List of configuration files => https://docs.splunk.com/Documentation/Splunk/9.1.1/Admin/Listofconfigurationfiles

  • Example: Suppose you want to forward your indexed data to a remote Splunk indexer. You can configure outputs.conf:
[tcpout] defaultGroup = my_indexers 
[tcpout:my_indexers]
server = remote_indexer:9997
  • Example: Suppose you want to enable LDAP authentication for Splunk users. You can configure authentication.conf:
[authentication] 
authSettings = LDAP
[authenticationLDAP]
SSLEnabled = true

What is the Stanza?

“Stanza” is a term commonly used, particularly in software like Splunk, to refer to sections in configuration files that define specific settings or properties. A stanza is a structure where customized settings and filters are grouped for a particular component, data source, or process.

In Splunk, stanzas are typically used within two main configuration files, “inputs.conf” and “props.conf.” Here are examples of a stanza in each:

Example 1 — A stanza within “inputs.conf”:

[monitor:///var/log/application.log]
disabled = false
index = my_index
sourcetype = my_app_logs

This stanza is configured to monitor the /var/log/application.log file, and settings like "index" and "sourcetype" are specified within this stanza.

Example 2 — A stanza within “props.conf”:

[my_sourcetype]
TRANSFORMS-sethost = set_host

This stanza applies a transformation process for a specific “sourcetype” called “my_sourcetype.” The transformation process is defined by another stanza, “set_host,” which is used to apply transformations to data.

Stanzas make Splunk configuration modular and readable. Each stanza groups together settings for a specific data source or process, allowing for customization and configuration of Splunk to meet specific requirements.

Right now,

I have such a network raw log. I will try to transfer it to Splunk correctly or fix the corrupted network log.

Splunk cannot determine the Event boundaries, as the events are coming from an unknown device.Therefore fix event boundaries.

Now I logged into my local splunk and as you can see in the example, the events are broken.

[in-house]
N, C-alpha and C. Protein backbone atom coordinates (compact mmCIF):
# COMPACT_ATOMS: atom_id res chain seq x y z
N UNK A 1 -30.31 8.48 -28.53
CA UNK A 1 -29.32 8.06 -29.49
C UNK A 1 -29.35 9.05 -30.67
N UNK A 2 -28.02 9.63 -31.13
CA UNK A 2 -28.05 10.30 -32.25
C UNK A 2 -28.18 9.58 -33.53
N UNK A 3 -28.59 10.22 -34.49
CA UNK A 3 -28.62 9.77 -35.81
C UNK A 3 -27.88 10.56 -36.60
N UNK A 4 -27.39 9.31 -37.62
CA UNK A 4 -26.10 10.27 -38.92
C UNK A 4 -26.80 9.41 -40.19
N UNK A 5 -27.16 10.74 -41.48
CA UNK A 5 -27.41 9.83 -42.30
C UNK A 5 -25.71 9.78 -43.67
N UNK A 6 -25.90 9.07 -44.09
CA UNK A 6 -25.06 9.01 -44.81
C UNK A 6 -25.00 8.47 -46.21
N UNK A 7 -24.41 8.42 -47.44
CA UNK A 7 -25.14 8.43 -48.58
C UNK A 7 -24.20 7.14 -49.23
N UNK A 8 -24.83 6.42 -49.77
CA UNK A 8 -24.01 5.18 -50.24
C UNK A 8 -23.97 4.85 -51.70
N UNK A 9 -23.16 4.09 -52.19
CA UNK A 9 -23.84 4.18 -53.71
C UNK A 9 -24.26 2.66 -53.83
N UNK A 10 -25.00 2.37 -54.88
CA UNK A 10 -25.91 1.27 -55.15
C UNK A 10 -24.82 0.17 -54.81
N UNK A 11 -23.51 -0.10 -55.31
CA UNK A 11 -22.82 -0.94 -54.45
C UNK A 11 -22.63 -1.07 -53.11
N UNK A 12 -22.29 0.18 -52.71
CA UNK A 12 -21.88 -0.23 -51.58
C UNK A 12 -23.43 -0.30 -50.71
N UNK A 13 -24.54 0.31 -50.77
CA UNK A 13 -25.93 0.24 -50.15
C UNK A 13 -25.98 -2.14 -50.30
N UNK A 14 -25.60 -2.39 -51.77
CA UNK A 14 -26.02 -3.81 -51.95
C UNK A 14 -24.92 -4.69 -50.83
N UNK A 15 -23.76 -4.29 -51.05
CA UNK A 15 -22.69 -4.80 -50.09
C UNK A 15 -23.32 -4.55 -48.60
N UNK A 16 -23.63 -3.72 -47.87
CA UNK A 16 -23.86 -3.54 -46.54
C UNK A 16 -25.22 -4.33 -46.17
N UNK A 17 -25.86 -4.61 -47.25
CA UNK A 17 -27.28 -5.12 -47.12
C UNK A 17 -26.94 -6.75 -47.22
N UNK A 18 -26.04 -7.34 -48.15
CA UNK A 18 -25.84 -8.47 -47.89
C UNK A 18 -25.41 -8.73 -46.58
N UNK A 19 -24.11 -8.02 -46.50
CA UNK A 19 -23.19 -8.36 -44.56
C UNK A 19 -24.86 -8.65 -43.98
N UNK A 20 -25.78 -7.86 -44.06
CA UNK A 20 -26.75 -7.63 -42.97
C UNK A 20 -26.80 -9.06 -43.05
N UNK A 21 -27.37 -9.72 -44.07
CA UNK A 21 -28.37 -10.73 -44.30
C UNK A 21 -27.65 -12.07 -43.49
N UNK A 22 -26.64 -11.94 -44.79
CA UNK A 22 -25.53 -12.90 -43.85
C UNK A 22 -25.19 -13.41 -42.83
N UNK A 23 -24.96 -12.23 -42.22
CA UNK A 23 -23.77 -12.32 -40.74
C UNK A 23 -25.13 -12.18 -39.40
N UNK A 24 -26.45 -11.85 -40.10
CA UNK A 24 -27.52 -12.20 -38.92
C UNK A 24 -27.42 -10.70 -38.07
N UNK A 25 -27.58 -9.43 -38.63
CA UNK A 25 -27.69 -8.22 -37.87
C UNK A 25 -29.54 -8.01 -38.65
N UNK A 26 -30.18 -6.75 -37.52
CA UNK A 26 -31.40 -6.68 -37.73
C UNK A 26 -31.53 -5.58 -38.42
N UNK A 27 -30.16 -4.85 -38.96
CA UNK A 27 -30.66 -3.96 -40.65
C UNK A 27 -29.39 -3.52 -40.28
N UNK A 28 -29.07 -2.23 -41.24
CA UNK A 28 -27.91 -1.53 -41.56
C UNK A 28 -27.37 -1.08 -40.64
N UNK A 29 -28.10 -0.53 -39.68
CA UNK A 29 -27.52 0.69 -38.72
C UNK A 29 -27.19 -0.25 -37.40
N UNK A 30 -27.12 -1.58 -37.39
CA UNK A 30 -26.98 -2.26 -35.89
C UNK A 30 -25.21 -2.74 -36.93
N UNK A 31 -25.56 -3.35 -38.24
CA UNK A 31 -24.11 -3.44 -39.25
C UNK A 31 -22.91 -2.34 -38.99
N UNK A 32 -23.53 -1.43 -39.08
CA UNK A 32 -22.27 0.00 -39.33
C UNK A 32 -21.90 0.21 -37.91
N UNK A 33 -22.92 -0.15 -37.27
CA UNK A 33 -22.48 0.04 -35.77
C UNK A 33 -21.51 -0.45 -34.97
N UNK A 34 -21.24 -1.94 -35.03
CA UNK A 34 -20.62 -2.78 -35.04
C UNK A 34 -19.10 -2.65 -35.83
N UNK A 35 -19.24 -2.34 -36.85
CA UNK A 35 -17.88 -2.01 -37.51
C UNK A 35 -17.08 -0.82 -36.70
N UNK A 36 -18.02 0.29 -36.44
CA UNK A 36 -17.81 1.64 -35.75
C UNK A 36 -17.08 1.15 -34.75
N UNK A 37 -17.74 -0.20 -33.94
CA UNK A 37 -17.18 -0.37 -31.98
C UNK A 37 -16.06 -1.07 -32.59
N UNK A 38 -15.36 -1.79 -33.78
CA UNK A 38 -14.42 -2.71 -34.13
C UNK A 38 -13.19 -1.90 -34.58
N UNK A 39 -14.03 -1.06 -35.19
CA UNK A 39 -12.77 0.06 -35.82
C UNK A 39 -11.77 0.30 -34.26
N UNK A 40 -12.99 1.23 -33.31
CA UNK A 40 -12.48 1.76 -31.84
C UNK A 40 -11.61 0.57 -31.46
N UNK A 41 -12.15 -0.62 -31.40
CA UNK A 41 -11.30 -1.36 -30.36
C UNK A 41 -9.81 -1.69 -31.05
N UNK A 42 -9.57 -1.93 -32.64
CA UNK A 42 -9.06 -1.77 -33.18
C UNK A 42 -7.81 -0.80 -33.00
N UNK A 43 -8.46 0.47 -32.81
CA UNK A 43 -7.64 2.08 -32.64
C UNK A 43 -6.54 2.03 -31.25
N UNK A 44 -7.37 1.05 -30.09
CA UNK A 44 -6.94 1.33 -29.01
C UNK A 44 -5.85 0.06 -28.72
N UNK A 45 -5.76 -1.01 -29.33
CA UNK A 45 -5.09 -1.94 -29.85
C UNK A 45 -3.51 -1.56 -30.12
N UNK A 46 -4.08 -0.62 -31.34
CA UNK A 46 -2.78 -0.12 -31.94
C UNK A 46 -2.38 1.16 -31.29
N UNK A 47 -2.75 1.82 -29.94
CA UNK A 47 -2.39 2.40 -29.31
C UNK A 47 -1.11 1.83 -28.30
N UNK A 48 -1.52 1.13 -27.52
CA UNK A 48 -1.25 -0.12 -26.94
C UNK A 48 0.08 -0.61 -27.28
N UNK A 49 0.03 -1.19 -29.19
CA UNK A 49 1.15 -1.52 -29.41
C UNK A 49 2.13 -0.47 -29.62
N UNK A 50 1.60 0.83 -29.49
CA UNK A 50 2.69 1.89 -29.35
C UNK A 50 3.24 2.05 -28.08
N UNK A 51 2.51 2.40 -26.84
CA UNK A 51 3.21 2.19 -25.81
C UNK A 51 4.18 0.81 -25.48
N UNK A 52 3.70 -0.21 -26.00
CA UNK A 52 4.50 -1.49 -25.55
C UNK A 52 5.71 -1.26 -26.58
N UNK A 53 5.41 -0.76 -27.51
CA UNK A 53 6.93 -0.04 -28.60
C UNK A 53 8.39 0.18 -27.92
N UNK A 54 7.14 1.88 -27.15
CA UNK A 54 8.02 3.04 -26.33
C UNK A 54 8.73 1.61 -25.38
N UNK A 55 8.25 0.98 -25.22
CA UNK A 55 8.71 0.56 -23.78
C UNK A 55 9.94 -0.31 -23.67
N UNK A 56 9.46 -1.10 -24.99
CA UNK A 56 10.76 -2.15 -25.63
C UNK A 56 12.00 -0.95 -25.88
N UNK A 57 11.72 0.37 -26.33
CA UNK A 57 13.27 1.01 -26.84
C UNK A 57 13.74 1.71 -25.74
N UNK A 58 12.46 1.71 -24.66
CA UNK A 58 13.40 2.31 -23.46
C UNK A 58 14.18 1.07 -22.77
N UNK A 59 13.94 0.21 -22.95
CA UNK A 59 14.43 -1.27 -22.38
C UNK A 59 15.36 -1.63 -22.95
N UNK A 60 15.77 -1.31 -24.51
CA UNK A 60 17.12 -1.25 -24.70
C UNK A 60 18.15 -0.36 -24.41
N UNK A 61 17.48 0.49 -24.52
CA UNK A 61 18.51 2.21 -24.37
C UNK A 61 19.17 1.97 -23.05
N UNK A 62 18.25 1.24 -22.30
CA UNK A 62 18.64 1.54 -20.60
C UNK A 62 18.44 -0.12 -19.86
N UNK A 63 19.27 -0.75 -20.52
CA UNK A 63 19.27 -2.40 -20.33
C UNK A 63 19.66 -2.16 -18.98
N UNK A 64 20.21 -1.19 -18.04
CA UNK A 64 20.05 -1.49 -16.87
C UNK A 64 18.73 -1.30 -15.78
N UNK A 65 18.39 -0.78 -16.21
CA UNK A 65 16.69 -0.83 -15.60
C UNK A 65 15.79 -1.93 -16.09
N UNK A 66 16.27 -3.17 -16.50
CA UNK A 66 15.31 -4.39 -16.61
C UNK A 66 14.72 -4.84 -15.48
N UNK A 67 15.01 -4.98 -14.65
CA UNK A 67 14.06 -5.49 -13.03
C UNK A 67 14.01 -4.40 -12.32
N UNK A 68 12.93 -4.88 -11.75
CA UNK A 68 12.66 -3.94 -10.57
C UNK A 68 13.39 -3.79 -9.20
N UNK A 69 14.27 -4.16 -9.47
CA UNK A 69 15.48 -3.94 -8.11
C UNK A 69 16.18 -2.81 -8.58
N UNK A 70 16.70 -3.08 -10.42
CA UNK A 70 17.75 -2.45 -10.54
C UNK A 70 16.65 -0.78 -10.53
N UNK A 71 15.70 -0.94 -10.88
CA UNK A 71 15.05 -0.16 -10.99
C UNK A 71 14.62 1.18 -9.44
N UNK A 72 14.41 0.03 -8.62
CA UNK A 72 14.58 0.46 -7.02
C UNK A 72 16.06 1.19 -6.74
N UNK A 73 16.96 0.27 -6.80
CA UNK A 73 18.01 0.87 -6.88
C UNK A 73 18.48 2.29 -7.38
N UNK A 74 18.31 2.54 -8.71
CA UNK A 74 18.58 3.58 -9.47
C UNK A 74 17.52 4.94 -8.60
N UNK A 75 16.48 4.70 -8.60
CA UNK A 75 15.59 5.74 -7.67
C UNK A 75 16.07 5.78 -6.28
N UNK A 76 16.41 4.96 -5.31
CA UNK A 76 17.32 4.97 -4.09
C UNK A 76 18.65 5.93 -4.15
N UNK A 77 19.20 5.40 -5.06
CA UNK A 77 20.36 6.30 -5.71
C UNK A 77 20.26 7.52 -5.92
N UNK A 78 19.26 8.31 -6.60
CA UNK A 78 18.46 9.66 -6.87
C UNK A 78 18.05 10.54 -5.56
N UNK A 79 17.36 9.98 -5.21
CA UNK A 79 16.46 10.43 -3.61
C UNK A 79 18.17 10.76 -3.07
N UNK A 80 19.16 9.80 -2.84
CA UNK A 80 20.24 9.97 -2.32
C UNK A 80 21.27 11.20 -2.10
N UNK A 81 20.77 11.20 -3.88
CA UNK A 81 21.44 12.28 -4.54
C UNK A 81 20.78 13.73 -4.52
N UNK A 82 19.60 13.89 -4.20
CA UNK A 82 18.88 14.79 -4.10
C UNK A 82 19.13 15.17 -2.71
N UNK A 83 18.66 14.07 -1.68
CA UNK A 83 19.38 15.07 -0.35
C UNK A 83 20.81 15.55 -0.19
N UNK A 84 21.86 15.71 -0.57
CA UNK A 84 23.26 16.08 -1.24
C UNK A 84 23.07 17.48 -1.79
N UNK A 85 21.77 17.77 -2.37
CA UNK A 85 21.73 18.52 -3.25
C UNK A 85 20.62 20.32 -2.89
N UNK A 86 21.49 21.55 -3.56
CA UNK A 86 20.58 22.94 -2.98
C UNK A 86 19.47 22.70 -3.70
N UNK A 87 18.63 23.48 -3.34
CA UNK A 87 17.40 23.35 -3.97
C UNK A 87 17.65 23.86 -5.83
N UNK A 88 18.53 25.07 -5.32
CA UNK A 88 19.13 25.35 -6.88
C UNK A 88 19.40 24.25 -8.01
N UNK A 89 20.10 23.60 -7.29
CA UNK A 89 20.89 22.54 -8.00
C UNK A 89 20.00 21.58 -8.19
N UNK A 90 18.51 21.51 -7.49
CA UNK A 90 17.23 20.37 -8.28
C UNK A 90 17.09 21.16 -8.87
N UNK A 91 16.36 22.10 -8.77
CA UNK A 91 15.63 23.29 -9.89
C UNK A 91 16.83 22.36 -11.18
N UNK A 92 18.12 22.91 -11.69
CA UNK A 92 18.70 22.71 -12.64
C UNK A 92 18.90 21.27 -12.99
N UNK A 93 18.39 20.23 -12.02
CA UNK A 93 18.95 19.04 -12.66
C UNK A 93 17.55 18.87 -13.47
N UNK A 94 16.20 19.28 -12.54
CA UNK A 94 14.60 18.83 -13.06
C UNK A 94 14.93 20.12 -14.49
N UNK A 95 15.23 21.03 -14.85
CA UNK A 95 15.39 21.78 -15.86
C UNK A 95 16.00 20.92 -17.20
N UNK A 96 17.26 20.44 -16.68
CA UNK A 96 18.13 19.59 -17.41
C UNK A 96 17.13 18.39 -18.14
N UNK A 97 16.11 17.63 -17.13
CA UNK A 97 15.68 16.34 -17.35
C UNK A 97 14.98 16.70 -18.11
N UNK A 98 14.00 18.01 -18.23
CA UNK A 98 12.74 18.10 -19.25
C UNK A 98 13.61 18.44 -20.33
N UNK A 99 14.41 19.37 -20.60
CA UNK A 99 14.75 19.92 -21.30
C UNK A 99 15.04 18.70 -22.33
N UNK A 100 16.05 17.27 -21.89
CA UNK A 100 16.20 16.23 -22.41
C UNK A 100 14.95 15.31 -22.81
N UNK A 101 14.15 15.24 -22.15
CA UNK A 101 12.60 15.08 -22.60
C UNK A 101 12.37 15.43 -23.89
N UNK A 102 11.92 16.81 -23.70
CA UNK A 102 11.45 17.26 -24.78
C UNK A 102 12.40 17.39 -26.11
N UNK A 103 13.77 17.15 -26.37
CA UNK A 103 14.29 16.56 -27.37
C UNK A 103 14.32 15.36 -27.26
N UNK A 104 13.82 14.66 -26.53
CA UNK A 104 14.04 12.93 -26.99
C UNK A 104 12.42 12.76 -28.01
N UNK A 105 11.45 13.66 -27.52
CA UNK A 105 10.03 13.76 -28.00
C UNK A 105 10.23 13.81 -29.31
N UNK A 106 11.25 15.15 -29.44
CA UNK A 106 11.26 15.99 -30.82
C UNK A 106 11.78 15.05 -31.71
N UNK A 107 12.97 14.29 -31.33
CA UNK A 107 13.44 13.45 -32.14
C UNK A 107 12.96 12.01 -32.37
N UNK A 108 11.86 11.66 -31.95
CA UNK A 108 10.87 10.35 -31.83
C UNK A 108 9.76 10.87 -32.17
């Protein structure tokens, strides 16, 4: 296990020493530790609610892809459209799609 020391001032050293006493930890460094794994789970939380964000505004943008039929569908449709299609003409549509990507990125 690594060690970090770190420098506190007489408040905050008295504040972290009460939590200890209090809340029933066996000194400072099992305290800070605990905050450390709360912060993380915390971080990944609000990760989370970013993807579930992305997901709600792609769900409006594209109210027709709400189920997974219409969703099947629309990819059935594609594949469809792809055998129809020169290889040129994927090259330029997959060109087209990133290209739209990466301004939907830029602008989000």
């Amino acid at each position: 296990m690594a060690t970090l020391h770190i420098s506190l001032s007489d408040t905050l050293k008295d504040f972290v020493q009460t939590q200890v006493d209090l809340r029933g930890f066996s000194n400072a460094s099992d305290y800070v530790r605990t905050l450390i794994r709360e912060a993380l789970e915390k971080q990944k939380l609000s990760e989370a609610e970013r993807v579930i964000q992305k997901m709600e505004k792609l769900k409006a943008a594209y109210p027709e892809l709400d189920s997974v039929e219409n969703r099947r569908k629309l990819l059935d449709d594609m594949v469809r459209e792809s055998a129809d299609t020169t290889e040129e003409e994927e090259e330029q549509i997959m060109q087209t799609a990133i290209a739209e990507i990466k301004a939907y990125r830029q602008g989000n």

As a result of my research, I found that we will use BREAK_ONLY_BEFORE for Event Boundary fix.

Once the event boundaries are defined, it is time to extract the custom fields to make the events searchable.

  • Source_IP
  • Destination_IP
  • Country
  • Username
  • Domain
  • Timestamp
  • Port Information
  • Transaction Time
  • Error or Warning Messages

I found the directory with the inputs.conf file to edit the network log(Look at the in /bin and /default):

Let’s look inside:

This one seems to be fine, it seems to fit the format.
Now let’s look at props.conf. There is no props.conf.

Save,and for transforms.cong

Yes saved.

And

Let’s say Splunk reastart and get splunk up and running again.

Now we can come back to the splunk dashboard and see our fields that are missing or corrupted.

To summarize,

I need to think of all kinds of scenarios in case of an incident, so in this case I need to correct the data I want and find what I am looking for.

Examining the Data:
As a first step, I need to examine the bad data. In Splunk, I need to identify sample events and data to understand what bad data looks like. Because understanding how corrupted data looks like will make the remediation process easier.

Going to the Data Source:
My next step is to try to identify the source of the corrupted data. By going to the data source, I can make corrections there or try to get more accurate data.

Then I can correct and process my corrupted data with SPL.
SPL is a useful tool for data manipulation and transformation.

Before data correction, it is important to make a backup of the original corrupted data. This way, you can compare it with the corrected data and help in undoing errors.

After applying corrections, I should run tests to make sure that the data has been corrected correctly and verify data accuracy by checking certain conditions or examining sample data.

Reference